Run-on sentences and sentence fragments are opposites of each other. Fitting to their name, run-on sentences are instances where two or more independent clauses are joined together without the appropriate punctuation. Sentence fragments, on the other hand, aren't complete sentences and don't express complete thoughts. Both weaken writing and inhibit understanding. However; there are various games and activities that teachers can deploy to help students understand run-ons and fragments.
One activity that allows students hands-on experience with run-on sentences is known as "Stop that Run-on!" It consists of the teacher revealing a long, run-on sentence for the class to see. Students write the run-on sentence on a sheet of own construction paper and use scissors to the cut the sentence apart and edit for correct grammar. The students pair up with classmates to read their revised sentences and discuss why they edited where they did.
Finish the Fragment
Fragments don't express complete thoughts. One way to modify so they become complete sentences is to finish them. For this activity, the teacher writes down various independent clauses on index cards. They can include things like, "since my brother lost weight," or "after I spilled water on my shirt." The teacher places all the cards in a hat and has each student draw a card. The students partner up and finish each other's clauses to turn the fragments into complete sentences. The teacher can also take the activity a step further and have students identify where a comma should be placed in each of the new complete sentences.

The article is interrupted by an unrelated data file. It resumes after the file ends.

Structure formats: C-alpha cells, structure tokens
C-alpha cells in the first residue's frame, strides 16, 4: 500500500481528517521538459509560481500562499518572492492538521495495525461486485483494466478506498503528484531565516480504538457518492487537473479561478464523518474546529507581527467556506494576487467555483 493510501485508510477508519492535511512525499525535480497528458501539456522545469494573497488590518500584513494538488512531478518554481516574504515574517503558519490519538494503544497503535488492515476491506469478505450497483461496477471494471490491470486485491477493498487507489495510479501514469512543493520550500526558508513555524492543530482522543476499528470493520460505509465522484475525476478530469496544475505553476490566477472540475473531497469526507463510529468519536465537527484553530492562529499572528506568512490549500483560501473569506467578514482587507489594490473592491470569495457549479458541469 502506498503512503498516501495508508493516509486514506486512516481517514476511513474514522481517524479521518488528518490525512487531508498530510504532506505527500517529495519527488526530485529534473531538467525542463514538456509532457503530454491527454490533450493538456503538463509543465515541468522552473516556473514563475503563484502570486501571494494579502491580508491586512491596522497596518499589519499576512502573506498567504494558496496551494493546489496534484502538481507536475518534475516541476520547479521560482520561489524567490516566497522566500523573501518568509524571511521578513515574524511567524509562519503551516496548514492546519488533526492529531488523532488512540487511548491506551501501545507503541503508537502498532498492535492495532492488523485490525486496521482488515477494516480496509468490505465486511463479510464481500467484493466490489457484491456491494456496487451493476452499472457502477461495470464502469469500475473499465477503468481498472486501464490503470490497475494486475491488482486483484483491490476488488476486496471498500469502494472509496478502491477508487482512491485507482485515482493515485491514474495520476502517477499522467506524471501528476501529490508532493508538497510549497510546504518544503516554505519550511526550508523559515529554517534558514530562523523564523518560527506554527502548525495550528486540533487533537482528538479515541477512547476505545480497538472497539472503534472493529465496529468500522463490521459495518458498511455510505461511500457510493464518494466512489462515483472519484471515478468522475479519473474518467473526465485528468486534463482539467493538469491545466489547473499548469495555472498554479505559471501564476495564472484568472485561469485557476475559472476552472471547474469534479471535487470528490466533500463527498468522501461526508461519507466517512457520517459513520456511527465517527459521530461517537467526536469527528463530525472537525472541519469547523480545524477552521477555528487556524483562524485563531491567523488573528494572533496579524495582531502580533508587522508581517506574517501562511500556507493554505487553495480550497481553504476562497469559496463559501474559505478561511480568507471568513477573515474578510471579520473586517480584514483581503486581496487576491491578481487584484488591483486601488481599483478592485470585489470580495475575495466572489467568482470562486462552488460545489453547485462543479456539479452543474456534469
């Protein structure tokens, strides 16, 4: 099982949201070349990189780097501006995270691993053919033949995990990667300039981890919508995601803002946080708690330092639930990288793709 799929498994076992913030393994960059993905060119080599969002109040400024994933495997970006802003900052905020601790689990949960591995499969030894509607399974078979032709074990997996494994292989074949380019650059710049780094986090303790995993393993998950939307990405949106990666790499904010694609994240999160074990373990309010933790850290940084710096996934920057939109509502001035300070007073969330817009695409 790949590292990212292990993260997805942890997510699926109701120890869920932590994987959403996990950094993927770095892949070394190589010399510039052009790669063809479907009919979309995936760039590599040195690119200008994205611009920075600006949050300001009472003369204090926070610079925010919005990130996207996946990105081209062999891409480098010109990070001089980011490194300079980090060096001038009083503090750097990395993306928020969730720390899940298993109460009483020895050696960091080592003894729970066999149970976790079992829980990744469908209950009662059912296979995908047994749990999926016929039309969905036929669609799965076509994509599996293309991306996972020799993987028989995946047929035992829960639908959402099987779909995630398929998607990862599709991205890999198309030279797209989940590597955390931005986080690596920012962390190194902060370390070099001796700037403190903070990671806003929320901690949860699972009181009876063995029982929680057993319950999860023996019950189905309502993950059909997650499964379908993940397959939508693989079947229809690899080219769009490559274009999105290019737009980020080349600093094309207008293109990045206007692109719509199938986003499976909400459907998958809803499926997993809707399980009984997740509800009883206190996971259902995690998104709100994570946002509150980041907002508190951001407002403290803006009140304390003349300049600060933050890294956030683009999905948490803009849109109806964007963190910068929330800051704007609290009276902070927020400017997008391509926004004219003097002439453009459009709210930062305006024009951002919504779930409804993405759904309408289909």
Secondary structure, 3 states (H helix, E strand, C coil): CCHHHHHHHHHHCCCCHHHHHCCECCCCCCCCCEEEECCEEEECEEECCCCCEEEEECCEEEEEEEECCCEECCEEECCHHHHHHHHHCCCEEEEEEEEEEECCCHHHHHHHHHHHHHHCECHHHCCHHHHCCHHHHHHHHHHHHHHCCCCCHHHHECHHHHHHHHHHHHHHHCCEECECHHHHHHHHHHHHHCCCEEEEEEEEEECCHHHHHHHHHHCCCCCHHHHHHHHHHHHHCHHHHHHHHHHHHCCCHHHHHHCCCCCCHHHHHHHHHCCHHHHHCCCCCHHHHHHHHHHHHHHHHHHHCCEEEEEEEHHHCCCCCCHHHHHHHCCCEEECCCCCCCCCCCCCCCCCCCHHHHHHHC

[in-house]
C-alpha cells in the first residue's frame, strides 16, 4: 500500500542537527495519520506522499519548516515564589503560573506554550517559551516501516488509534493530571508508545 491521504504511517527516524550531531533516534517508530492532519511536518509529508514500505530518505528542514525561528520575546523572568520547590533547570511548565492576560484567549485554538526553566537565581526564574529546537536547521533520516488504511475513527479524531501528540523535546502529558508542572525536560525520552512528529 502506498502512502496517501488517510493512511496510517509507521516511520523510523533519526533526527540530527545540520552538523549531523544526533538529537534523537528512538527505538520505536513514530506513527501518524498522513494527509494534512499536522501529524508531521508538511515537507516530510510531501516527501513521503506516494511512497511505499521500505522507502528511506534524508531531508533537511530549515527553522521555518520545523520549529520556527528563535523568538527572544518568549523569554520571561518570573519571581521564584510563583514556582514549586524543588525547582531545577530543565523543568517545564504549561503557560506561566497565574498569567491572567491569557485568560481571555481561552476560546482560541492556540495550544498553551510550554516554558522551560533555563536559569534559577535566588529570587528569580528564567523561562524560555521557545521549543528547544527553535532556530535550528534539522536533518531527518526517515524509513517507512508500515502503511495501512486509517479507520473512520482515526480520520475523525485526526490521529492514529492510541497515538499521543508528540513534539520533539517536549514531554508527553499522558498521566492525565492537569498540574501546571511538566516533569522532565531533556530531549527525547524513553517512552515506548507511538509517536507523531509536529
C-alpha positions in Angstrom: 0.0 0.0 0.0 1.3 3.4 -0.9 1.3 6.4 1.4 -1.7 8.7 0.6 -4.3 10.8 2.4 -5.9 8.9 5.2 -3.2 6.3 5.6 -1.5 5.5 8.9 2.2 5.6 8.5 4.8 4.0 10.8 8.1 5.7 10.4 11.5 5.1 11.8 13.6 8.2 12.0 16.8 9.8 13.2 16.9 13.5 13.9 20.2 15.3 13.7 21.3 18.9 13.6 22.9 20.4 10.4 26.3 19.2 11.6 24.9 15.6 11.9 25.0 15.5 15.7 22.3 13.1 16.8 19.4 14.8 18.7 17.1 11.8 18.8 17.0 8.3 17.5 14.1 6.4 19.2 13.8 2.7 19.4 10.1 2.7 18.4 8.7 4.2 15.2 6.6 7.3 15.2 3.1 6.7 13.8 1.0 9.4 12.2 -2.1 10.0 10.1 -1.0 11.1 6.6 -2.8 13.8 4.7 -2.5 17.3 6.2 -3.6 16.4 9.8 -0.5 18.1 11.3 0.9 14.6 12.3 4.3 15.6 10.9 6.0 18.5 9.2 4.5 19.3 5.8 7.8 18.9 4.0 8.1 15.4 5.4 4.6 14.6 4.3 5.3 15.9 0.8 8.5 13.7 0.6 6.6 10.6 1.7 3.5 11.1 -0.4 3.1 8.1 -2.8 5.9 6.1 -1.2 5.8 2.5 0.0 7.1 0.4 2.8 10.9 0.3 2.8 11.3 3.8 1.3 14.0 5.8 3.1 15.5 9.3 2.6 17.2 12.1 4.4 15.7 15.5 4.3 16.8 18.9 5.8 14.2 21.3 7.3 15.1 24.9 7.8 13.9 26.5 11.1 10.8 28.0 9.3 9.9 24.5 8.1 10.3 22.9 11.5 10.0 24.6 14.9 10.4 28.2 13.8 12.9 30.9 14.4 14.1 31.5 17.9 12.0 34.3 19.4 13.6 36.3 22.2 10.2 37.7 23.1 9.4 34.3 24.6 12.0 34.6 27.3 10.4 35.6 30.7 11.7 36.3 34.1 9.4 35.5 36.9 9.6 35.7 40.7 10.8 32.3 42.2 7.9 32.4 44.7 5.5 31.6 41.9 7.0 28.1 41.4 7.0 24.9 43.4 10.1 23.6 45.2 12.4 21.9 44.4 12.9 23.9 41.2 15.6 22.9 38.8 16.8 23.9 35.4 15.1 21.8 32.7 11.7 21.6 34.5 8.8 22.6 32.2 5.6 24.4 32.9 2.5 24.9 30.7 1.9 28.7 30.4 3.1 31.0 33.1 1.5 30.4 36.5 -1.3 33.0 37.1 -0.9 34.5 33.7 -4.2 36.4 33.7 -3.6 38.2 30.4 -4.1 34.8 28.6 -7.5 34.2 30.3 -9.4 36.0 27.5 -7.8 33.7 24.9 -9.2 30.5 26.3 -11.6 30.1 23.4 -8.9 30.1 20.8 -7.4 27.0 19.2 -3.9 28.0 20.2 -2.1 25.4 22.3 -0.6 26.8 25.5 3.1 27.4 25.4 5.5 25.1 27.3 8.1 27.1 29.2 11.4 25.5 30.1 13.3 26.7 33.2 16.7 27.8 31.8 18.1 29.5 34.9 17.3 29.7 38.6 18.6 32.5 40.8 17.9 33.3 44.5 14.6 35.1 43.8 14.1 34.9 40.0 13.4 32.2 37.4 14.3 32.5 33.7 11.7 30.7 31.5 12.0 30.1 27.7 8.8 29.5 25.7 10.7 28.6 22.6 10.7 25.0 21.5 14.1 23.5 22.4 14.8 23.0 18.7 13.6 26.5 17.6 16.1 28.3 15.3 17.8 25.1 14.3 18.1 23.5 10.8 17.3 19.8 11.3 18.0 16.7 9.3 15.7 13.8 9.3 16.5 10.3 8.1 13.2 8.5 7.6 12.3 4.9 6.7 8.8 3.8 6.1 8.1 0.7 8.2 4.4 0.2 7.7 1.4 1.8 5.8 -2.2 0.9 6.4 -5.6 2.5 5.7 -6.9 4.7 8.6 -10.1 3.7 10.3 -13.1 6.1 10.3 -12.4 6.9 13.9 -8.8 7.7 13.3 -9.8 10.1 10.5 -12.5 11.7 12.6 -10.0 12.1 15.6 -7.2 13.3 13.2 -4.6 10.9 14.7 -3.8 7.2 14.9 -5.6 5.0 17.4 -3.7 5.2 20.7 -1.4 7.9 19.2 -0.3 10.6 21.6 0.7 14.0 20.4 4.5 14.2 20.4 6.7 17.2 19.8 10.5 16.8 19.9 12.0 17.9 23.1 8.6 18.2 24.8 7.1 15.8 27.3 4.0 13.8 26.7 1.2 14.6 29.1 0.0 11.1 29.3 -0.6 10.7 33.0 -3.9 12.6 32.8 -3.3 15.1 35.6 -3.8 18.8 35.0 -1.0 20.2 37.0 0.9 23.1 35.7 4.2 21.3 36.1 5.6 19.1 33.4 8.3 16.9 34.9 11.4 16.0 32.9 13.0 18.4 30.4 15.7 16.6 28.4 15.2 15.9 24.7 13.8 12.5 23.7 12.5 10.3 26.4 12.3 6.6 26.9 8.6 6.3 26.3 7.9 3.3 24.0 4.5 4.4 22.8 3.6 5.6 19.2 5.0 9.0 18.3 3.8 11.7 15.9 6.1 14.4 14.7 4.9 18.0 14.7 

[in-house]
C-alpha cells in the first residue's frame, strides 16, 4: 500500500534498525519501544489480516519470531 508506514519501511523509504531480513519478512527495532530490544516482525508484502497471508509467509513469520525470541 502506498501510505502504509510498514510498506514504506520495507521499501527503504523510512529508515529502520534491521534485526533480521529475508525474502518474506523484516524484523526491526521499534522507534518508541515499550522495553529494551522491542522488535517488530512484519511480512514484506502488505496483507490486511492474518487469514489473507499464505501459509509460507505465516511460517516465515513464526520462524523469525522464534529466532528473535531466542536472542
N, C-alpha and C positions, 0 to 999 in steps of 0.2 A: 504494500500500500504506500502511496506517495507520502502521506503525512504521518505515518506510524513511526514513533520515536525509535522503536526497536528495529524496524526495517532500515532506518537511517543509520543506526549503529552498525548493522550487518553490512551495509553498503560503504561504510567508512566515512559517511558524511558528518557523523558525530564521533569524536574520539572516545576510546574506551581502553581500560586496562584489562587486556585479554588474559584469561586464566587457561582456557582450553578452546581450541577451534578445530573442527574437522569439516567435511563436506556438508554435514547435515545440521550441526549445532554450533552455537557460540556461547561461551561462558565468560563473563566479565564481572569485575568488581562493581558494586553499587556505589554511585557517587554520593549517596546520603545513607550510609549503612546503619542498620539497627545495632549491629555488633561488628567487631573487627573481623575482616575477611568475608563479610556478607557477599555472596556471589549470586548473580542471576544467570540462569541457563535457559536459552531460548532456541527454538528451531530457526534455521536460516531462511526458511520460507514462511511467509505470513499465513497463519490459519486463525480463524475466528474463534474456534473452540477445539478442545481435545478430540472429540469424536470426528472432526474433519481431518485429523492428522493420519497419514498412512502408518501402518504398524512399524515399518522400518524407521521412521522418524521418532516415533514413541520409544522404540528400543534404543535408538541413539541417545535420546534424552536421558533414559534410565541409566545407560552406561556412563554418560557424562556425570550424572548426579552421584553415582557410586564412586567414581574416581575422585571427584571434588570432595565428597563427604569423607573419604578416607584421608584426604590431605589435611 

Teachers can incorporate run-on sentences into common games, such as Hangman or Wheel of Fortune. For example; the teacher can pass out a worksheet consisting of five run-on sentences, and ask students to make the proper corrections. For every sentence a student correctly edits, he gets a token. Each token a student earns is used to guess a letter in the mystery puzzle. The more tokens students acquire, the better their chances of solving the puzzle. The game is best played in small groups, so all students have a chance to earn tokens as they solve the puzzle.
One fun activity that reinforces what is and isn't a sentence fragment is an adaptation of the television game show Jeopardy. Organize students into small groups and have them select from a fragment board of clues. After the clue is revealed, students first have to say whether it is a fragment or complete sentence. If it's a fragment, the students finish it so it becomes a complete sentence to earn the points. Clues that are more difficult to differentiate between sentences and fragments should have higher point value.